A Florida city celebrated the safe surrender of an infant this month in a specially designed Safe Haven Baby Box that protects newborns from infanticide.
NPR reports the baby was the first to be surrendered in the baby box at the Ocala Fire Rescue in central Florida, more than two years after the fire station installed it.
“After experiencing our first surrendered child, it’s clear that this resource saves lives. Knowing that Ocala’s Safe Haven Baby Boxes just saved a life is our greatest reward,” Fire Chief Clint Welborn said, according to WESH News 2.
Monica Kelsey, who was abandoned as an infant and later adopted, founded the Safe Haven Baby Boxes organization in 2015 to educate and advocate for safe haven laws and baby boxes across the U.S.
The Ocala baby is the 23rd to have been safely surrendered in a Safe Haven Baby Boxes so far, according to her organization.
“We are so proud of this selfless parent who has lovingly surrendered their infant via a Baby Box over the holiday!” Kelsey said in a statement to the local news. “We are so happy this community was prepared for this situation. We know this baby will be so loved by an adoptive family, and we are so thrilled to be a part of protecting infants from abandonment.”
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To-date, the organization has helped install 134 baby boxes in communities across the country. Kelsey said each box is temperature controlled and has an alarm that alerts authorities as soon as a baby is placed inside. She said they cost about $200 to $300 per year to maintain.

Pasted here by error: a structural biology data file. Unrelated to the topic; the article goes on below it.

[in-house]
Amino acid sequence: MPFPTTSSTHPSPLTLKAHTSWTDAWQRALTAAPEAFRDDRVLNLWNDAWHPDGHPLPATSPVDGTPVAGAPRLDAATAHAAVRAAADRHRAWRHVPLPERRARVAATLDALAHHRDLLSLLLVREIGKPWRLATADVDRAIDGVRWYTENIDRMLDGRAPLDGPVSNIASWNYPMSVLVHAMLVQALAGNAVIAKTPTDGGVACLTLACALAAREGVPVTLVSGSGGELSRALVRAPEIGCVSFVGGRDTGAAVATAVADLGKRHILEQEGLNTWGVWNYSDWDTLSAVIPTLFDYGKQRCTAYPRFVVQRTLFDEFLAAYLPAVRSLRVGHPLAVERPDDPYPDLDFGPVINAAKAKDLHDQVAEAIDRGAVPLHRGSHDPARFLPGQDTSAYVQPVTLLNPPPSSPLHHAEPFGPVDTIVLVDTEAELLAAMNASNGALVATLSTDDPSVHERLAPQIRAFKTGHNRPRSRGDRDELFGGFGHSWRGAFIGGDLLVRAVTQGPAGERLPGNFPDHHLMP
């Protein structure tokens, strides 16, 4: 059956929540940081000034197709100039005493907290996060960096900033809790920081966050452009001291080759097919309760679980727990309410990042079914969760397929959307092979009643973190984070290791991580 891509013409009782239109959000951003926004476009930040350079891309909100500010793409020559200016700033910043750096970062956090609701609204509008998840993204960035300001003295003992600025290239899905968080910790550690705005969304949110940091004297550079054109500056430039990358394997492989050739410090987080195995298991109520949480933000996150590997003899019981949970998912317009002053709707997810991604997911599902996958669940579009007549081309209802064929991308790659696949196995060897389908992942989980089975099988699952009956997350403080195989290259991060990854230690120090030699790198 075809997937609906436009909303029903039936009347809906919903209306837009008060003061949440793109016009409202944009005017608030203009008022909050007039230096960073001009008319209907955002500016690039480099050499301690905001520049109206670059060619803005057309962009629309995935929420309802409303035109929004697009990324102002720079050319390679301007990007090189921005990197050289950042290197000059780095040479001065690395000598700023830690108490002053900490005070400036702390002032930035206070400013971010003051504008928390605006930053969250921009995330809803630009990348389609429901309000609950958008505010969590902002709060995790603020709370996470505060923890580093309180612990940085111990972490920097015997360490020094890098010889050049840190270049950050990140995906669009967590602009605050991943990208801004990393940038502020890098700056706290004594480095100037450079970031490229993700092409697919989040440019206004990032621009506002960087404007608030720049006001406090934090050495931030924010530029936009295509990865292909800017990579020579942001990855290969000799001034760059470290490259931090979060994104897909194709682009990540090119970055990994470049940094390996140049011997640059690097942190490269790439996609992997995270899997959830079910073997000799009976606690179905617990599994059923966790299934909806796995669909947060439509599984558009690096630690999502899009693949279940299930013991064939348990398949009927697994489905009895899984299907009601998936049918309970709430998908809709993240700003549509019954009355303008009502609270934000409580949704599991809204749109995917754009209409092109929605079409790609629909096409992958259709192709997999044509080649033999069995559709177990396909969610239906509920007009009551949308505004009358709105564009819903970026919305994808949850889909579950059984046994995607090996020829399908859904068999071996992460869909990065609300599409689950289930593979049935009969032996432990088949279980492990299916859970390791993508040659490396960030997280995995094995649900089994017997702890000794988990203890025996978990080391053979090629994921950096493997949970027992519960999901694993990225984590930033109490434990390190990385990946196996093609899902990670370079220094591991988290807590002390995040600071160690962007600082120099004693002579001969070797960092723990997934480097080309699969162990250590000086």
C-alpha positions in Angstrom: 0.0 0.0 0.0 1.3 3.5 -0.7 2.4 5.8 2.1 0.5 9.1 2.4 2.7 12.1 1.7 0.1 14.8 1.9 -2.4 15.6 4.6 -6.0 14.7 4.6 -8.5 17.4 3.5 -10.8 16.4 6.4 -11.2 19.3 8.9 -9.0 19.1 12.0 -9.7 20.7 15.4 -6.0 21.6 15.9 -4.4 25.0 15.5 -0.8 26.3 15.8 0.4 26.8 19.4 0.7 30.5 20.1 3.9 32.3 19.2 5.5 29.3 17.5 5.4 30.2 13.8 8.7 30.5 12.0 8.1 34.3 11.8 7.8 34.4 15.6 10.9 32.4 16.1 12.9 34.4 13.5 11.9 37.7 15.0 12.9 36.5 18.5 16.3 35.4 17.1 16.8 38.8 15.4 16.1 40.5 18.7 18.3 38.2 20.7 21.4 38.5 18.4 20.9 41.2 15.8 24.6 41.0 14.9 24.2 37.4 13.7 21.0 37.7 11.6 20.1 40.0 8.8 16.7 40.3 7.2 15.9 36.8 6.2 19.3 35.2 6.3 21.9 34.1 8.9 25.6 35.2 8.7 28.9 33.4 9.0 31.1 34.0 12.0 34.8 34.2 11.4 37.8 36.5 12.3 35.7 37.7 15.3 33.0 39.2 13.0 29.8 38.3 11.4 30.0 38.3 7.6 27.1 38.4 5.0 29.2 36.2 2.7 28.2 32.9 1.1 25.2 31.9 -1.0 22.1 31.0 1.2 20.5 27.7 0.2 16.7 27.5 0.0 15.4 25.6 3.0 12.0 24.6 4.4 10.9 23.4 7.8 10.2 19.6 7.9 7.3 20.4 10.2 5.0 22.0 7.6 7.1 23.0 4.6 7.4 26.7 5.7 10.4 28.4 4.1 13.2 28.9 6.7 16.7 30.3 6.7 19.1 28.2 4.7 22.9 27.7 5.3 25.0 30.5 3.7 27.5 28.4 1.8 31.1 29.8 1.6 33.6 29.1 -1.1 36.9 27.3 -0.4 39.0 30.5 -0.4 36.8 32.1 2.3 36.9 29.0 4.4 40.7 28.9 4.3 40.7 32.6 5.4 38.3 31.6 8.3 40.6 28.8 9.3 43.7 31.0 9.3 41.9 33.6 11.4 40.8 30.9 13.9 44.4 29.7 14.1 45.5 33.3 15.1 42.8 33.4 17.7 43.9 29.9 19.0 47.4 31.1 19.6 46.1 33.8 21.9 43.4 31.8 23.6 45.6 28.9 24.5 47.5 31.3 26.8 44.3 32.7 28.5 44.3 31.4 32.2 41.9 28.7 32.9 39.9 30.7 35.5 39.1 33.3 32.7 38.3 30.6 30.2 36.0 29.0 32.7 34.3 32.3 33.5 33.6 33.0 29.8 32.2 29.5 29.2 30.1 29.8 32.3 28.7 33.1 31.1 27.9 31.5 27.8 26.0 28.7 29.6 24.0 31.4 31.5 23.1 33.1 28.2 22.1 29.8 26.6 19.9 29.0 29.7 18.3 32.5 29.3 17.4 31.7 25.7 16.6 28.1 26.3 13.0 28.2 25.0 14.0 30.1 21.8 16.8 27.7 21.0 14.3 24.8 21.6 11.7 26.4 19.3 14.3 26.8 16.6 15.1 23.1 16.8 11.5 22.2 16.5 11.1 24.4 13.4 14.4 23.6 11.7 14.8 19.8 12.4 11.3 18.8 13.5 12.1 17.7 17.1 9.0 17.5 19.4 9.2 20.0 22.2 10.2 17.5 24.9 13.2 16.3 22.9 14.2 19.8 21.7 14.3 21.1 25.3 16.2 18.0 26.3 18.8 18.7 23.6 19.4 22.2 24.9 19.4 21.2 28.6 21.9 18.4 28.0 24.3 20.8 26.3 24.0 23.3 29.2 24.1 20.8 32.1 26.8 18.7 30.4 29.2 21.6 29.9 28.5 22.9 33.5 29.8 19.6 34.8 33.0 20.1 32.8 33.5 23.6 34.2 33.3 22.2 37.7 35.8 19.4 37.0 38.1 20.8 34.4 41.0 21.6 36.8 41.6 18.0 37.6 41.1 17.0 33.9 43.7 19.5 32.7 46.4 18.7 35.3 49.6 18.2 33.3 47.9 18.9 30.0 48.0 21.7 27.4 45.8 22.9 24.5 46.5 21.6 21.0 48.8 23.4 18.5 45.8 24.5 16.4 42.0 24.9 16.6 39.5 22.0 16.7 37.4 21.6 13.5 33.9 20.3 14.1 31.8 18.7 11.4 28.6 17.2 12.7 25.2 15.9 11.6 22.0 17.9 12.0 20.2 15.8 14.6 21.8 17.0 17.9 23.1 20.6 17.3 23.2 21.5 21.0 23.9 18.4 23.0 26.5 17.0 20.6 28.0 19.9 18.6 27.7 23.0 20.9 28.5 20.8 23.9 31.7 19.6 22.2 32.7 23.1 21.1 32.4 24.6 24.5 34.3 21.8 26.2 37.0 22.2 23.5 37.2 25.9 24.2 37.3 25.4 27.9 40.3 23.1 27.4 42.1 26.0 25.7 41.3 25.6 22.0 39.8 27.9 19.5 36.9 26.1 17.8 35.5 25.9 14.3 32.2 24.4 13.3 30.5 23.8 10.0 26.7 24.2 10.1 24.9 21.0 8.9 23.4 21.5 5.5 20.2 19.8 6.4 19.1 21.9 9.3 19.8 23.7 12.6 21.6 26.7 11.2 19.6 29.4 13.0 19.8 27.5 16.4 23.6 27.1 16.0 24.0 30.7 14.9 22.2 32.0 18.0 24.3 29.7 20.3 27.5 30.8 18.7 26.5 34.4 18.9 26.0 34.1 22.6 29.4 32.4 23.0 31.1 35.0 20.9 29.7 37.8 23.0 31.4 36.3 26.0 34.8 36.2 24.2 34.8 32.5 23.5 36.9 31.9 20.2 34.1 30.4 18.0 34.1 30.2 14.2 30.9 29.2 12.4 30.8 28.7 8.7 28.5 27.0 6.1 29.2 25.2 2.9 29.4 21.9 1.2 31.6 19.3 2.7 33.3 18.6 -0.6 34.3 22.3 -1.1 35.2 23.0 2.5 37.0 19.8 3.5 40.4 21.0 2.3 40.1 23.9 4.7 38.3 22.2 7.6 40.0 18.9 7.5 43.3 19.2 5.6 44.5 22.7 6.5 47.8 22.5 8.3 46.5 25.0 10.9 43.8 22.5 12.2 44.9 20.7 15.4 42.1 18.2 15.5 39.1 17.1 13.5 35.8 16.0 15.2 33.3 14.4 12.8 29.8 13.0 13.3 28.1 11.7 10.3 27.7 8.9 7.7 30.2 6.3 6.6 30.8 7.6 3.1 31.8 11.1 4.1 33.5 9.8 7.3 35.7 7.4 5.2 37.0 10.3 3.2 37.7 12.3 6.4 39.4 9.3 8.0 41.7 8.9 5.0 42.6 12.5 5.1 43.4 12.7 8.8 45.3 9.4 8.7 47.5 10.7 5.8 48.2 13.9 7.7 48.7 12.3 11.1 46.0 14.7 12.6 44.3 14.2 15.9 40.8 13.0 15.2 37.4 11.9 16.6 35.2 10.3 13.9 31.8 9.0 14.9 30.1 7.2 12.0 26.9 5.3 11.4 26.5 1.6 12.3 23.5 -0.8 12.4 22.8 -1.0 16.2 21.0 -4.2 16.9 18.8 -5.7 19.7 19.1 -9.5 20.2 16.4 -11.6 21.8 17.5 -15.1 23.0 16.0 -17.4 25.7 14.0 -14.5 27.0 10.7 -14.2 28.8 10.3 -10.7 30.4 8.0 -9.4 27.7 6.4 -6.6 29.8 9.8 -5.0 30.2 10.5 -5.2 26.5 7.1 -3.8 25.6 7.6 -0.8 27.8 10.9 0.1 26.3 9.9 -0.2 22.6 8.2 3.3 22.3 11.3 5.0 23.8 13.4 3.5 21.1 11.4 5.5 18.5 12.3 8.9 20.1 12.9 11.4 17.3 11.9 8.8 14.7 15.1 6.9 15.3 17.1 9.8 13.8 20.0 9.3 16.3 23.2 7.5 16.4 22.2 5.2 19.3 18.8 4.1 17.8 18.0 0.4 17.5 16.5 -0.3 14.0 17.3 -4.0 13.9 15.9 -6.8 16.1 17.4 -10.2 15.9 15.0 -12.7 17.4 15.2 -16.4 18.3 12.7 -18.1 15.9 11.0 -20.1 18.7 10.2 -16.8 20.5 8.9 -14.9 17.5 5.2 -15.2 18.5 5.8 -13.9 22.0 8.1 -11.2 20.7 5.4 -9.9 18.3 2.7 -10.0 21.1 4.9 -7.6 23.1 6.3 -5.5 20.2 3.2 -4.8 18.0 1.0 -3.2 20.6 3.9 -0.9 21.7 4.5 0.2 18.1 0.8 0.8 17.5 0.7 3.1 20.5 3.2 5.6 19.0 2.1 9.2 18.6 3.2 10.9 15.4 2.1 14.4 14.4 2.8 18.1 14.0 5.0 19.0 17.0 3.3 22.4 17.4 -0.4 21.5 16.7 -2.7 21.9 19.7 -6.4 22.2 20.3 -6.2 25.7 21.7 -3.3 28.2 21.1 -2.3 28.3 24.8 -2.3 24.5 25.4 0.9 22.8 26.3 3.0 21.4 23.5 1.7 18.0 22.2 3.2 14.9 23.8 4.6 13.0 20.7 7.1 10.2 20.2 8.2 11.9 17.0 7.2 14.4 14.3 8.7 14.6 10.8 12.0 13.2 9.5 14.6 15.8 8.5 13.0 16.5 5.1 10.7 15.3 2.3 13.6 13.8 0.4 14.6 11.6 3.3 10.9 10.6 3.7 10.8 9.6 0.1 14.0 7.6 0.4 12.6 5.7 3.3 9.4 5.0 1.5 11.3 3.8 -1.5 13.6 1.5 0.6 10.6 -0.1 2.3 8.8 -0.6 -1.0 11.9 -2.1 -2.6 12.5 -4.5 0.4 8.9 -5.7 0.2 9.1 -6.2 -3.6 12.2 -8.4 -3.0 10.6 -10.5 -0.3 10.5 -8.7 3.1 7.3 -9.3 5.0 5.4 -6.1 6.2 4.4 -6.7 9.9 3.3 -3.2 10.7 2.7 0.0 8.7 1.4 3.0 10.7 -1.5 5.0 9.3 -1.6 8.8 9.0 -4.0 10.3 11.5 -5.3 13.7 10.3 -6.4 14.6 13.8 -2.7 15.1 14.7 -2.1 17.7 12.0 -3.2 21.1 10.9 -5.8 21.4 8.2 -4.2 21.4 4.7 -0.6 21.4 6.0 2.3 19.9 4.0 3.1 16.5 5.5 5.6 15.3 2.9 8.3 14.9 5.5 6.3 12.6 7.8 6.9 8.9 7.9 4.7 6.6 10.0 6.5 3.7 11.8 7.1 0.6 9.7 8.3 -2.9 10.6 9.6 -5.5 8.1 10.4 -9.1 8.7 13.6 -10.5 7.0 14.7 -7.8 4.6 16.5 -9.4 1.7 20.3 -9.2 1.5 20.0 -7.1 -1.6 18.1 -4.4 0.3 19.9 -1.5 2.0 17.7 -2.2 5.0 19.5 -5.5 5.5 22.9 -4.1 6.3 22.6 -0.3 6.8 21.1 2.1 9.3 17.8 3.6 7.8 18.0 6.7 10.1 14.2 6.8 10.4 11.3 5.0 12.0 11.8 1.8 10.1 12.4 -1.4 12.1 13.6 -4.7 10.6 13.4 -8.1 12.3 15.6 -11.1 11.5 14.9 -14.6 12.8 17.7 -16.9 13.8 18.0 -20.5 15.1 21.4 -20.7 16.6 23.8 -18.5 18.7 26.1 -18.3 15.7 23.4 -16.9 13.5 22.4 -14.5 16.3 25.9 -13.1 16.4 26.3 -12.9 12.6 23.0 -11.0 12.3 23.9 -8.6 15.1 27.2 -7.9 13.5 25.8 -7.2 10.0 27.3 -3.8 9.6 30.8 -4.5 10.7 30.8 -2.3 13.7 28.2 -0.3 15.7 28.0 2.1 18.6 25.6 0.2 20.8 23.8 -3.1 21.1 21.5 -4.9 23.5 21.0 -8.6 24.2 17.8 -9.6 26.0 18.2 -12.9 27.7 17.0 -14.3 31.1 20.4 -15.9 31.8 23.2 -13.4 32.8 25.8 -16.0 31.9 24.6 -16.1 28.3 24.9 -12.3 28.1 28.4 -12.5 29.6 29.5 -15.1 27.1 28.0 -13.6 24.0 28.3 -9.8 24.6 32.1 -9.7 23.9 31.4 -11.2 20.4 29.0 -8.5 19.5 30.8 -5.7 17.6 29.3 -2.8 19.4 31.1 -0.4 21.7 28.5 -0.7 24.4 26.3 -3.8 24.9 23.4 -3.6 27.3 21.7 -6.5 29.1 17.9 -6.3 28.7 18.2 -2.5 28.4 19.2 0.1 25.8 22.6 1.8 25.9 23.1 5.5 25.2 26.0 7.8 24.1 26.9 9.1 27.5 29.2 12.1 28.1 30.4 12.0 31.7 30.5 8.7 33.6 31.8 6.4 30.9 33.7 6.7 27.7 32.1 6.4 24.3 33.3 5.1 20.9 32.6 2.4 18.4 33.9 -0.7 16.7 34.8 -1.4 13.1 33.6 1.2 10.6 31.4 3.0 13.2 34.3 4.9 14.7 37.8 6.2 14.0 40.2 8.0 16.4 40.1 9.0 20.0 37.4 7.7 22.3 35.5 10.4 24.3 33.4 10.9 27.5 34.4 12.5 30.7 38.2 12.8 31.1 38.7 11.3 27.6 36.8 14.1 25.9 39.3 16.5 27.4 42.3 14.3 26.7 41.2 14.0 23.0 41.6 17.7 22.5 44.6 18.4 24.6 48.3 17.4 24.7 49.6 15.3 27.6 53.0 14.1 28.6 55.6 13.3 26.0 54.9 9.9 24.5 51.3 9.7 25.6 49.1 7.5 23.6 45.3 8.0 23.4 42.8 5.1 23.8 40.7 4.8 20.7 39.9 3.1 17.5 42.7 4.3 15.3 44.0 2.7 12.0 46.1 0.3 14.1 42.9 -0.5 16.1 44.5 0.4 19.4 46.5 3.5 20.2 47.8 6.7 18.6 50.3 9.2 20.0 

“When we launched this box in Florida, I knew it wasn’t going to be an if, it was going to be a matter of when,” Kelsey told NPR. “This does not come as a surprise.”
Local authorities did not provide additional details about the baby, but every surrendered baby immediately is taken to the hospital for medical treatment and placed in the care of the state until an adoptive family can be found.
Ocala Mayor Kent Guinn described the baby as a “miracle” after learning of the news.
“I’m so happy to hear of this miracle baby. I knew when we did this in 2020, this day would come – we all did – we just didn’t know when. We’re glad it was there as a resource for the mother of this child. I’m sure there will be a bright future ahead for this precious child,” Guinn said in a statement.
All 50 states have safe haven laws that allow mothers to safely surrender their newborns to authorities, often at a police station or hospital, without questions or repercussions as long as the infant is unharmed. Typically, laws allow safe surrender within a certain time limit, such as up to 30 days after the baby’s birth.
According to Centers for Disease Control research, “Since 1999, when Texas became the first state to implement Safe Haven Laws, an estimated 4,100 infants have been safely surrendered nationwide.”